Saturday, December 25, 2010

I Need A Bigger Hammer

The left wing is giddy with the idea that Tom Harkin has plans to break the filibuster when the Senate convenes the first of the year, getting rid of it or otherwise making it much harder to use. “Hooray,” they are hooting, “we will finally be rid of that thing that has prevented us from getting anything done.”

Meanwhile, Obama and the Democratic leadership are saying that “this has been the most productive Congress in several decades” and are citing a long list of legislative accomplishments.

Somebody is seriously disconnected from somebody else here.

The filibuster is a valuable instrument that has served us well for a great many years. It has assured that the minority has a voice, that it is permitted to remain engaged in the process of governance. Without it the majority becomes a tyranny and the minority is rendered voiceless, impotent, and utterly meaningless. That is not a desirable form of government, and not a permissible state for a nation. That the majority rules does not mean that the minority is rendered into political serfdom.

If you have a rule that is being abused you do not abolish that valuable rule, you take steps to prevent its abuse. You do not blame the rule for impeding progress and abolish or weaken the rule, you blame those who are abusing the rule for their own personal gain and abolish the abusers.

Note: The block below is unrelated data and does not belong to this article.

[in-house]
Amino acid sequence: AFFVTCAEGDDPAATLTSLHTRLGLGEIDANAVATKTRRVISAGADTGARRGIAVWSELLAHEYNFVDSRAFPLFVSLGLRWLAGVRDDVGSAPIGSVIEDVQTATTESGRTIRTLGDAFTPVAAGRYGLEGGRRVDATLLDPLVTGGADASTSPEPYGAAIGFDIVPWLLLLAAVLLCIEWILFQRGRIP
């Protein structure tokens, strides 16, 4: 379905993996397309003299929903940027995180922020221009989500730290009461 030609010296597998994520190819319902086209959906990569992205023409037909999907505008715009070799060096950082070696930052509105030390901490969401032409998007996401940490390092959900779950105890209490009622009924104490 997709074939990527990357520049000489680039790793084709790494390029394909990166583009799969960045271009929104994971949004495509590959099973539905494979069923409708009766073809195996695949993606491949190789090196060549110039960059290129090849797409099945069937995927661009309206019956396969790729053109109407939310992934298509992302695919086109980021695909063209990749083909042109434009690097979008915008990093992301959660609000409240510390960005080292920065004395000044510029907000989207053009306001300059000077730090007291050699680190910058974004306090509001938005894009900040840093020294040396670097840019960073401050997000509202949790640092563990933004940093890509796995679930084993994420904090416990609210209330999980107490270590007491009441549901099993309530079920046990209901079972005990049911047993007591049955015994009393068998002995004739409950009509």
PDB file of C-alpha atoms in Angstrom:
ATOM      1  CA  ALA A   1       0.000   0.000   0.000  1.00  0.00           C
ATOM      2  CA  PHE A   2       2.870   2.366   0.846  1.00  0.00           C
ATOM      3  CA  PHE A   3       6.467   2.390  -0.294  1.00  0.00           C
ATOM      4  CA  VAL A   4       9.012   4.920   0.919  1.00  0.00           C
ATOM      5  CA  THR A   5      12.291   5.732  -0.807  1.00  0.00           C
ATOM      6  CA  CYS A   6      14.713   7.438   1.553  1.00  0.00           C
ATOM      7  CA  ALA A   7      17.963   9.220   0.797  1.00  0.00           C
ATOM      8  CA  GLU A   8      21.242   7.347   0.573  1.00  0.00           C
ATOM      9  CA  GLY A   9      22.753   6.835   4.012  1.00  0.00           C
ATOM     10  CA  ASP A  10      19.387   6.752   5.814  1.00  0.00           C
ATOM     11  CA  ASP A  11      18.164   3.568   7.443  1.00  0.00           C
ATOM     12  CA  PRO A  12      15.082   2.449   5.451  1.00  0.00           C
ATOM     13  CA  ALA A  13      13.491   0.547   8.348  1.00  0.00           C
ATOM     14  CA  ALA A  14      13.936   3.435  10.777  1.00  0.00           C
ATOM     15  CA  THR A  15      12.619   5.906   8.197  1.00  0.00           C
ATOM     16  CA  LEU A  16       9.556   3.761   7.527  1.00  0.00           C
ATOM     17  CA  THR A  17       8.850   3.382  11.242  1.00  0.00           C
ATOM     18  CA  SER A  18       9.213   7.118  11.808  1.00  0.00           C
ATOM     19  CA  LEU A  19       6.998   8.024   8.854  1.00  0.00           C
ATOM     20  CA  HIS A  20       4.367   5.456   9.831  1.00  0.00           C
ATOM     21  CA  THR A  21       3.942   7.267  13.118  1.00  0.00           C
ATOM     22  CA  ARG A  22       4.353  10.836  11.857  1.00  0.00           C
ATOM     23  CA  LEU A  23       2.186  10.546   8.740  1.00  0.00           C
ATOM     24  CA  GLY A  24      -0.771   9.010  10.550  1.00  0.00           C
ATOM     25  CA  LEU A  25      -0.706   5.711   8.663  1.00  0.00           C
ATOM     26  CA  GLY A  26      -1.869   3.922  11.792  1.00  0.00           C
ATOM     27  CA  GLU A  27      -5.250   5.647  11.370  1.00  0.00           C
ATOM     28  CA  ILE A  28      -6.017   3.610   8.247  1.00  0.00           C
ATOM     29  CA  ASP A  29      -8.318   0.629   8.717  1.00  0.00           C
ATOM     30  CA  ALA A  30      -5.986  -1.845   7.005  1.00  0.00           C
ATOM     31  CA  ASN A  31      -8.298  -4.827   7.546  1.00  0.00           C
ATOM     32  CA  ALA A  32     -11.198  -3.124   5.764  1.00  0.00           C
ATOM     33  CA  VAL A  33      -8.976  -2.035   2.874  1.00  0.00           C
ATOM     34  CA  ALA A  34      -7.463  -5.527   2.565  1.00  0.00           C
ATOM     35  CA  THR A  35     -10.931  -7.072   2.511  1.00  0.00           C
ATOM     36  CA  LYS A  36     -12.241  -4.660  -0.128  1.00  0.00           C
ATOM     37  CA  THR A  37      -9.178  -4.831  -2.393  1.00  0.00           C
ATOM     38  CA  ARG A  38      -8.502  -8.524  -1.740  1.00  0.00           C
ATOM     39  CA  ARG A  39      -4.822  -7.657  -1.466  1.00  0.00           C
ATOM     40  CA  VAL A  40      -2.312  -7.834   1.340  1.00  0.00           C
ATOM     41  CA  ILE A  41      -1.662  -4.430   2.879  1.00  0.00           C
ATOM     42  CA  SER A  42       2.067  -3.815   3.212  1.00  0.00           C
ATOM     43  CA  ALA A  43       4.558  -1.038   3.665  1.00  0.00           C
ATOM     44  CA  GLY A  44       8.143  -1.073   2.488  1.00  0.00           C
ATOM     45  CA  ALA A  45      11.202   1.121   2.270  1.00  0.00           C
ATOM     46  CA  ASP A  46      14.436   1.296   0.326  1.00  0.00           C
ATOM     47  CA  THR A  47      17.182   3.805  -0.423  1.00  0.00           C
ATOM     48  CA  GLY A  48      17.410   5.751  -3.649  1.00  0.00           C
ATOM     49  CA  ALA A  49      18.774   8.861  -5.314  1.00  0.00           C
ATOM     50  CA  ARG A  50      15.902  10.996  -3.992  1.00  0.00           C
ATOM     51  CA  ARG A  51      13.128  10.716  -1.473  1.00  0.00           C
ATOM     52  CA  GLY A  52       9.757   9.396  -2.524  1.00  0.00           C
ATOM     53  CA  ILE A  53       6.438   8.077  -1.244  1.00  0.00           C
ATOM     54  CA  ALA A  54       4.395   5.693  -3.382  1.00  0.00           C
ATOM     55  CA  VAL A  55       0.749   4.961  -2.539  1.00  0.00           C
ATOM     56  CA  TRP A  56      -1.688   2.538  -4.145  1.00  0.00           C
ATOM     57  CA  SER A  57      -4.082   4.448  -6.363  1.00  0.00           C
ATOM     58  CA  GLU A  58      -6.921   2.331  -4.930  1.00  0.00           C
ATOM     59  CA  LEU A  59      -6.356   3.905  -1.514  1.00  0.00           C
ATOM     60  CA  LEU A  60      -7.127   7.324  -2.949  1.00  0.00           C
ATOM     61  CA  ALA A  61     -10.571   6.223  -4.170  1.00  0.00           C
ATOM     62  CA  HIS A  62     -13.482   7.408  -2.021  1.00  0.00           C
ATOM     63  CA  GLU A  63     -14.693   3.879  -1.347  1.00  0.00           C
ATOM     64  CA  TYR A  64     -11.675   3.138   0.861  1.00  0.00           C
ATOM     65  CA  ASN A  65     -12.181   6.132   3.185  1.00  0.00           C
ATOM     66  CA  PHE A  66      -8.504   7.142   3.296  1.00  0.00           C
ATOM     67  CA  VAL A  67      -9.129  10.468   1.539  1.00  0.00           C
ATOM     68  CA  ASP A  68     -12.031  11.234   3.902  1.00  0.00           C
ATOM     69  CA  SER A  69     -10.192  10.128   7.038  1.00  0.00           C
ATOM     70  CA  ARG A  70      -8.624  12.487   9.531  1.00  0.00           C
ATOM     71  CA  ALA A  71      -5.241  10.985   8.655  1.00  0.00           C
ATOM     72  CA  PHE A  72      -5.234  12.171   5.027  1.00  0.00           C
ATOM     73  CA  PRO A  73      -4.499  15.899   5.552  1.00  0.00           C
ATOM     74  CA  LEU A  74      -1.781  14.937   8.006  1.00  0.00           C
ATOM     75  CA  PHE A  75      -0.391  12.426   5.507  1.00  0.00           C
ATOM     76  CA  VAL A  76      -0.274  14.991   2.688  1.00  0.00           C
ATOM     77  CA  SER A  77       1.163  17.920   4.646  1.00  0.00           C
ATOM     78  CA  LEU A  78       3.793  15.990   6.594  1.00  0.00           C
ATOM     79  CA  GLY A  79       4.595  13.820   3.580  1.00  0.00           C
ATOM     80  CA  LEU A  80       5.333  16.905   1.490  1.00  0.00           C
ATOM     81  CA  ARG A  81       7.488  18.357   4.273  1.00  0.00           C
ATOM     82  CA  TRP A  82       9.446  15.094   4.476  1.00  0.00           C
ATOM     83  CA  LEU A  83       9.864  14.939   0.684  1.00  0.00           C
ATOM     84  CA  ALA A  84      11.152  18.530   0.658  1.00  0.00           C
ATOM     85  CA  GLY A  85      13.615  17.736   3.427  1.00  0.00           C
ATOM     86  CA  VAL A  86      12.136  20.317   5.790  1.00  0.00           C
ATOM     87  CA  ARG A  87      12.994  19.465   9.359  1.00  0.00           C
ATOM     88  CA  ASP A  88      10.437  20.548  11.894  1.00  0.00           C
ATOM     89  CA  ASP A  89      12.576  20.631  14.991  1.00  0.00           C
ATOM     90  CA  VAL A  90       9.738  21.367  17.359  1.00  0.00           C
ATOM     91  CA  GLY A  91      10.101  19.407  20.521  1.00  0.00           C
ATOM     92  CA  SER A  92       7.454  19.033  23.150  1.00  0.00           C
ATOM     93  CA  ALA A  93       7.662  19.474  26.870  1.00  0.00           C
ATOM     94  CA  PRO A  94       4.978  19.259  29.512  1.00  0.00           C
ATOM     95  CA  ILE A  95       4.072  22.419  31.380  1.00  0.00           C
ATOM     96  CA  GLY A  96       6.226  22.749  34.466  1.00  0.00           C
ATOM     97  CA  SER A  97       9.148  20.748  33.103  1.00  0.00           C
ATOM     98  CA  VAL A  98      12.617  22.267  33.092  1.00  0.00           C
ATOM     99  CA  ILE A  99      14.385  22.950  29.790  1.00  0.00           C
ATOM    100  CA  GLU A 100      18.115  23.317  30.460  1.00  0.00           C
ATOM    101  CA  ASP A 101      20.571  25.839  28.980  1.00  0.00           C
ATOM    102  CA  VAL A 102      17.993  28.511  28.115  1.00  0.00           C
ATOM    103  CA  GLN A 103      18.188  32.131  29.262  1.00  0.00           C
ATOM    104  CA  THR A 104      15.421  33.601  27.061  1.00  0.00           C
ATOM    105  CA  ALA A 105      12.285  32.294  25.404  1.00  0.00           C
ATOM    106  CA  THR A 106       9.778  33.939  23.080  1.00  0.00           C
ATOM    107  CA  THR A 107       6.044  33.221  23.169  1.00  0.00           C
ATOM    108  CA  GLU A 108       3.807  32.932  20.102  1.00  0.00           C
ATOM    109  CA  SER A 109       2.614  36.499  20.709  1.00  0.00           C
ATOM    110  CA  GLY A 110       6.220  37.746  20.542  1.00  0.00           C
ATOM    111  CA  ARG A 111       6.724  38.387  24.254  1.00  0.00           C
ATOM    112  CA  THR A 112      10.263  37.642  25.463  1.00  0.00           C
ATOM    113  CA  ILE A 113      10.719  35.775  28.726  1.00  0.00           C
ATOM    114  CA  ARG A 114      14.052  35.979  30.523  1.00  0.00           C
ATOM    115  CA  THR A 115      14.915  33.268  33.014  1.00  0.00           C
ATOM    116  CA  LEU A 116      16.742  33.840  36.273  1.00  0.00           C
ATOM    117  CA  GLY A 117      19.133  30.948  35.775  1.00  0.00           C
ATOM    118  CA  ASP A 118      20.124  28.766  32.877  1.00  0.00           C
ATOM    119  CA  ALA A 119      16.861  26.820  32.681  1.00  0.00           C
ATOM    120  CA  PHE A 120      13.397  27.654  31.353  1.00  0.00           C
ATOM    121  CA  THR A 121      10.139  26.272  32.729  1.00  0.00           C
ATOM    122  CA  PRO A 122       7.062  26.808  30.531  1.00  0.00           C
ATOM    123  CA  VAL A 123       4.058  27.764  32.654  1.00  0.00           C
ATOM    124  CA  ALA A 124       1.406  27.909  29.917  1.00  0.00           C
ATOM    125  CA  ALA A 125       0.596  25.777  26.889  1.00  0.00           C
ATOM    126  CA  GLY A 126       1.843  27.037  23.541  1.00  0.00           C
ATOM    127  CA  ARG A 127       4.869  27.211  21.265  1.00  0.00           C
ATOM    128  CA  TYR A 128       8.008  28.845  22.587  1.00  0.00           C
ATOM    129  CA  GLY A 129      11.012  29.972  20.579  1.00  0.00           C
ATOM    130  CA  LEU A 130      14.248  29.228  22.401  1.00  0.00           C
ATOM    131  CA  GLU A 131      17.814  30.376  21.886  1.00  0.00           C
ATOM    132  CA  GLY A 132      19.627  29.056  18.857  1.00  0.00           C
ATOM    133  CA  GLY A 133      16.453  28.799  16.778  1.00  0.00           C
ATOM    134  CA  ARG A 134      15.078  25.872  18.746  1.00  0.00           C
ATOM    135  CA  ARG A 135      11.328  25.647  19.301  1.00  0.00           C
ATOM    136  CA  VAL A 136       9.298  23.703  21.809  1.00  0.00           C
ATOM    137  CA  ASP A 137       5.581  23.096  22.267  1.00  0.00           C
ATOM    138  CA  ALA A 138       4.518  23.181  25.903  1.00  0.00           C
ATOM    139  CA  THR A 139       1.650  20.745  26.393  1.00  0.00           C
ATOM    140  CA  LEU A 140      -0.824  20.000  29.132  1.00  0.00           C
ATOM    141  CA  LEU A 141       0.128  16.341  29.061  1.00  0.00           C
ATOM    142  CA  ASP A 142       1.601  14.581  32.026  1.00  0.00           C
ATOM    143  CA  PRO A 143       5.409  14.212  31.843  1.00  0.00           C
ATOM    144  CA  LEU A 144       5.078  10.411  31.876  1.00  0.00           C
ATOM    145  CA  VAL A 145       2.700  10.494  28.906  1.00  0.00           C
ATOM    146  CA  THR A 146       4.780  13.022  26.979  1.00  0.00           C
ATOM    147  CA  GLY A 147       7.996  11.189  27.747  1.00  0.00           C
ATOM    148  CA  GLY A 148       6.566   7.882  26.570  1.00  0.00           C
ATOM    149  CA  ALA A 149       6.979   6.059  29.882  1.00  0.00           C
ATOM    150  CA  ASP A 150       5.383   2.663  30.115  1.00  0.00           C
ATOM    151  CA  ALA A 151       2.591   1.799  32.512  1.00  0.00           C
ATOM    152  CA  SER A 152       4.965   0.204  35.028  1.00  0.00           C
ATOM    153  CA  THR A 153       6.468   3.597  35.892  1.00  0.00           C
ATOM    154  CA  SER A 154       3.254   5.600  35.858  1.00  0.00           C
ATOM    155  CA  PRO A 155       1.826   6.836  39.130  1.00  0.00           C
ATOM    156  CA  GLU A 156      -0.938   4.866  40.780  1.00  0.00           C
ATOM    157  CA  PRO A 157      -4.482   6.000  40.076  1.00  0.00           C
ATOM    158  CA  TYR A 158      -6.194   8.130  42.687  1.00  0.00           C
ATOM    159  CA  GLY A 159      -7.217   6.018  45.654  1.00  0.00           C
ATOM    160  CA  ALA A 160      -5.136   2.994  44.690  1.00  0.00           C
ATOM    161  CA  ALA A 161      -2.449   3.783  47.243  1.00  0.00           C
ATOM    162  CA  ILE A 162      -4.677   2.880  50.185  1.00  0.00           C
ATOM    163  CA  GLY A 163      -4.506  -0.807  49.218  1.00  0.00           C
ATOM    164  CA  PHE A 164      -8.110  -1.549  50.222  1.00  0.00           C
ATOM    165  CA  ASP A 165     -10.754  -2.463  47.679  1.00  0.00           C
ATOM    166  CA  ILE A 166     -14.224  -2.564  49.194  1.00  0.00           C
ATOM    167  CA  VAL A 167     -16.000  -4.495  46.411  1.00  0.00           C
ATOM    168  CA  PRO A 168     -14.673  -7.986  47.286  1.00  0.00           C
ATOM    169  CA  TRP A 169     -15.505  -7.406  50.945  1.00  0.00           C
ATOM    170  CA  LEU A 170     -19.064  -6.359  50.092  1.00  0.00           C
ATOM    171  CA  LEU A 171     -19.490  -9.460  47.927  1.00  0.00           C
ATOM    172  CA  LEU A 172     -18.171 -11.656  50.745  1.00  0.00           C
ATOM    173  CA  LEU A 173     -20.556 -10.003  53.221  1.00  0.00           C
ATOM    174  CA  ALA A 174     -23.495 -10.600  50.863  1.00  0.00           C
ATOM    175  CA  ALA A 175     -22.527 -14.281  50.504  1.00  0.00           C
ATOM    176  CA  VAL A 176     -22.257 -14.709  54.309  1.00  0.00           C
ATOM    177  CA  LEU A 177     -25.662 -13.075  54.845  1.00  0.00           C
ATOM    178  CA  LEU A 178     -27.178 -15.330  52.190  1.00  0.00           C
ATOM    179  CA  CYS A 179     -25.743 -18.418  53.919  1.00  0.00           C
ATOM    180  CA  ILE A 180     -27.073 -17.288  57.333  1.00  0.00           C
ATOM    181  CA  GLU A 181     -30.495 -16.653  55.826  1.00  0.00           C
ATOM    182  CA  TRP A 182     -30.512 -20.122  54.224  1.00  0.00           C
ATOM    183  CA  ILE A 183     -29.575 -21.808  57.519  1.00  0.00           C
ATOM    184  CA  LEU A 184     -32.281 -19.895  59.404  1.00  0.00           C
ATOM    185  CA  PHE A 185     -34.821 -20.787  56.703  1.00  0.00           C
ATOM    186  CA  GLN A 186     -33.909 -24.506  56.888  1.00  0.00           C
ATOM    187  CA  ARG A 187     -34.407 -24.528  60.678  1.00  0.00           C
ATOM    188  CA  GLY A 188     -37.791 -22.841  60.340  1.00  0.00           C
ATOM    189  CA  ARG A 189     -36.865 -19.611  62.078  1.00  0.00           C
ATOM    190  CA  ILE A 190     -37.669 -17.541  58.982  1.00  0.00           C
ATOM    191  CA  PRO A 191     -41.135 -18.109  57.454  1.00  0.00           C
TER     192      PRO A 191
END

Of course, this nation does have a habit of doing precisely the former. We established a national speed limit of 55 mph that was saving lives and reducing our dependence on foreign oil, but because too many were not obeying the speed limit we raised it back up and increased the death toll and oil consumption again, serving the desires of the abusers instead of doing what was best for the nation.

We raised taxes to balance the budget, too, and formed an economy that was thriving and forming new jobs at a record clip. But, of course, we had to screw that up too, and cut taxes to pander to the greedy. Even when we knew we had screwed the pooch on that we continue it, complaining about how screwed the pooch is and still cutting taxes even more. If it doesn’t work do it bigger and maybe it will work.

It’s called the “I need a bigger hammer” theory.

So of course, we will abolish the filibuster, and then we will complain that the minority has no voice in governance. Democrats have already done that, actually. They had the filibuster when they were in the minority, they just didn’t use it, and complained about not having a voice.

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